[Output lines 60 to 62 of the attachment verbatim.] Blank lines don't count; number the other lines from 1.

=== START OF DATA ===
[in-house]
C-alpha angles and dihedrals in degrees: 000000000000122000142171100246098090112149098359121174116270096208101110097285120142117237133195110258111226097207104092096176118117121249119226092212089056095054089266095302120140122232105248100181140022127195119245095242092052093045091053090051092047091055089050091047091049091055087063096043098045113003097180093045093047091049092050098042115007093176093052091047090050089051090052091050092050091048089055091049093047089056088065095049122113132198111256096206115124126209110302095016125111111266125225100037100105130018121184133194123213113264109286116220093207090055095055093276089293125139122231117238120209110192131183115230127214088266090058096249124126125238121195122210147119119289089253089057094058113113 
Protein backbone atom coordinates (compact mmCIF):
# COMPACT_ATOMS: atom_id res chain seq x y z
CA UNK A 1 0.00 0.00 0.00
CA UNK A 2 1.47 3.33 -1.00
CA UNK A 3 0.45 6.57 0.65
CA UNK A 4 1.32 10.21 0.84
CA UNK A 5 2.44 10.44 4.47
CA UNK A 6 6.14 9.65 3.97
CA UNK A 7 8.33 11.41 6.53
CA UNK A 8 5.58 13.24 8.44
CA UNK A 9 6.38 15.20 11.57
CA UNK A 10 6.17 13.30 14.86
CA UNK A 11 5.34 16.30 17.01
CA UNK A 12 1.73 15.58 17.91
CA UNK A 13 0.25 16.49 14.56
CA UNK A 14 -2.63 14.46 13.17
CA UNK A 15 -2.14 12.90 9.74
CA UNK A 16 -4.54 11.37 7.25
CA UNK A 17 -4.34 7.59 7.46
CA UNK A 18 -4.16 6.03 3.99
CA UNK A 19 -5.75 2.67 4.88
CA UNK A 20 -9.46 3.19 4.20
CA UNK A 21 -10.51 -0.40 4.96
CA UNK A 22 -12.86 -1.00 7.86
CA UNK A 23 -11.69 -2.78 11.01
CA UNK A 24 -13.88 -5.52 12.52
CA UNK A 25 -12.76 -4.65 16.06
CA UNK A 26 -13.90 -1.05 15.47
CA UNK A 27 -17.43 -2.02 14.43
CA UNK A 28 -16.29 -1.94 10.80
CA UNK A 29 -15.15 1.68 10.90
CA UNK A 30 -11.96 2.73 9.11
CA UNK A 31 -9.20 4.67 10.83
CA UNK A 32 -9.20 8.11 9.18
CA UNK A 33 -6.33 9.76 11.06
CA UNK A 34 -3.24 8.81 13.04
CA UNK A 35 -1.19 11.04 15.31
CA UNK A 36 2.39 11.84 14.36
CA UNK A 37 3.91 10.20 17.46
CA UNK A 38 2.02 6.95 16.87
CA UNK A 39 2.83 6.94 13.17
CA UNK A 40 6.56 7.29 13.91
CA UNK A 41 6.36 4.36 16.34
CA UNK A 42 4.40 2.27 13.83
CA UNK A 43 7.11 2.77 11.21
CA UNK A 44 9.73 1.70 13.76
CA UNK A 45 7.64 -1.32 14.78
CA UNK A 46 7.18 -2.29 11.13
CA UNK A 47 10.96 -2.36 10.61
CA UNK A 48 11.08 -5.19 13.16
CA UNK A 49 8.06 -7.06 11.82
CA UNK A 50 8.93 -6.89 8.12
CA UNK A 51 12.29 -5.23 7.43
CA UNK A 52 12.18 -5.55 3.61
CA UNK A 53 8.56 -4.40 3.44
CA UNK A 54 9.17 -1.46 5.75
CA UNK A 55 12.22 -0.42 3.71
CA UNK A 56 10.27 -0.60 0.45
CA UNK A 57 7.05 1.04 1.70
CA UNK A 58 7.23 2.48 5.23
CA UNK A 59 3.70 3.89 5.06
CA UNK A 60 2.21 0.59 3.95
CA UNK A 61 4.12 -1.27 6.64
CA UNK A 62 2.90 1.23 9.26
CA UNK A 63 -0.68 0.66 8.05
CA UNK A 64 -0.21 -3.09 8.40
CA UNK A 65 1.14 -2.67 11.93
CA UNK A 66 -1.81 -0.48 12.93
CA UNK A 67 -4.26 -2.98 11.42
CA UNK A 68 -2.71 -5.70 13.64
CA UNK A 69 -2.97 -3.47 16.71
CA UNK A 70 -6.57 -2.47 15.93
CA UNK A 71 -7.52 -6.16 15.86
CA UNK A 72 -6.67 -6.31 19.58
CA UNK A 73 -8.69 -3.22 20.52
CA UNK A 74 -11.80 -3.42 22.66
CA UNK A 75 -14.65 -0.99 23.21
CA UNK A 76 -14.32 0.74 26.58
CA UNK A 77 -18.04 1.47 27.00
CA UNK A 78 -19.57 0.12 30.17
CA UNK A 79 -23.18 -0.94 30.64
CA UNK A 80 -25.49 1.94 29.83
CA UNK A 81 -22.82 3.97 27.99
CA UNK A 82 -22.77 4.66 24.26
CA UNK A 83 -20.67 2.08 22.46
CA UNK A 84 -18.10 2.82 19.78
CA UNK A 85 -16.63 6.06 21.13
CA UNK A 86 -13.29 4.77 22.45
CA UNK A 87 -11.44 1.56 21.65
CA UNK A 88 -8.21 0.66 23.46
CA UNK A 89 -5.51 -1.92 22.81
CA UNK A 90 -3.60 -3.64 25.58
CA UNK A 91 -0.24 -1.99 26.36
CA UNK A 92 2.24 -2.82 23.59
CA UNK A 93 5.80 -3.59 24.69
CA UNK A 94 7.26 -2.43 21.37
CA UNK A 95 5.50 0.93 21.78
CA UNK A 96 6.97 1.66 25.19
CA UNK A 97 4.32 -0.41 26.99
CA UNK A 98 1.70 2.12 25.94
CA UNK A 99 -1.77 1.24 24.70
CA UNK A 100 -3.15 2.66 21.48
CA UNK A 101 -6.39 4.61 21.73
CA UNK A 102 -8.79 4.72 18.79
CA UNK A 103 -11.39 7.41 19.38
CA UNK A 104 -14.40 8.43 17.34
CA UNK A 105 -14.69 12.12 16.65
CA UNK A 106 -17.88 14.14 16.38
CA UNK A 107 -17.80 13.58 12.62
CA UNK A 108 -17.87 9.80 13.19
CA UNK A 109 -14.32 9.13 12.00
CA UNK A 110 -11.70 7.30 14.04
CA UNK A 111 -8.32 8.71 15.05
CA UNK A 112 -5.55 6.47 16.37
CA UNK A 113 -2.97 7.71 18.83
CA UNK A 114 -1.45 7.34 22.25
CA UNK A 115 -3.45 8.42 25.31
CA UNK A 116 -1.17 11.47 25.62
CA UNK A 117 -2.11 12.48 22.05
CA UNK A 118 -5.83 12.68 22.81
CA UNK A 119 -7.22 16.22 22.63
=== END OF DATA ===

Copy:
CA UNK A 56 10.27 -0.60 0.45
CA UNK A 57 7.05 1.04 1.70
CA UNK A 58 7.23 2.48 5.23